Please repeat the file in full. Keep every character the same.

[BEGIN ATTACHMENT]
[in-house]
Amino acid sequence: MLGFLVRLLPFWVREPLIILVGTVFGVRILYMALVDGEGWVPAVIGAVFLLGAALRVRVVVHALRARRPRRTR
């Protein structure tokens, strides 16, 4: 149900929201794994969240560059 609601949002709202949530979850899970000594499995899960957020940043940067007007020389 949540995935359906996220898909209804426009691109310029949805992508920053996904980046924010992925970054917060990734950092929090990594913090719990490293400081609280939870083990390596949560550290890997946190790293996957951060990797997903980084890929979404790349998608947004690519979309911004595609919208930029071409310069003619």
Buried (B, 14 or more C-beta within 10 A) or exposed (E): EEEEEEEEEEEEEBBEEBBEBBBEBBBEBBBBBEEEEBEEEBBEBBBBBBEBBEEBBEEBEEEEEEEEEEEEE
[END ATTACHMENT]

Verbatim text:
[in-house]
Amino acid sequence: MLGFLVRLLPFWVREPLIILVGTVFGVRILYMALVDGEGWVPAVIGAVFLLGAALRVRVVVHALRARRPRRTR
């Protein structure tokens, strides 16, 4: 149900929201794994969240560059 609601949002709202949530979850899970000594499995899960957020940043940067007007020389 949540995935359906996220898909209804426009691109310029949805992508920053996904980046924010992925970054917060990734950092929090990594913090719990490293400081609280939870083990390596949560550290890997946190790293996957951060990797997903980084890929979404790349998608947004690519979309911004595609919208930029071409310069003619």
Buried (B, 14 or more C-beta within 10 A) or exposed (E): EEEEEEEEEEEEEBBEEBBEBBBEBBBEBBBBBEEEEBEEEBBEBBBBBBEBBEEBBEEBEEEEEEEEEEEEE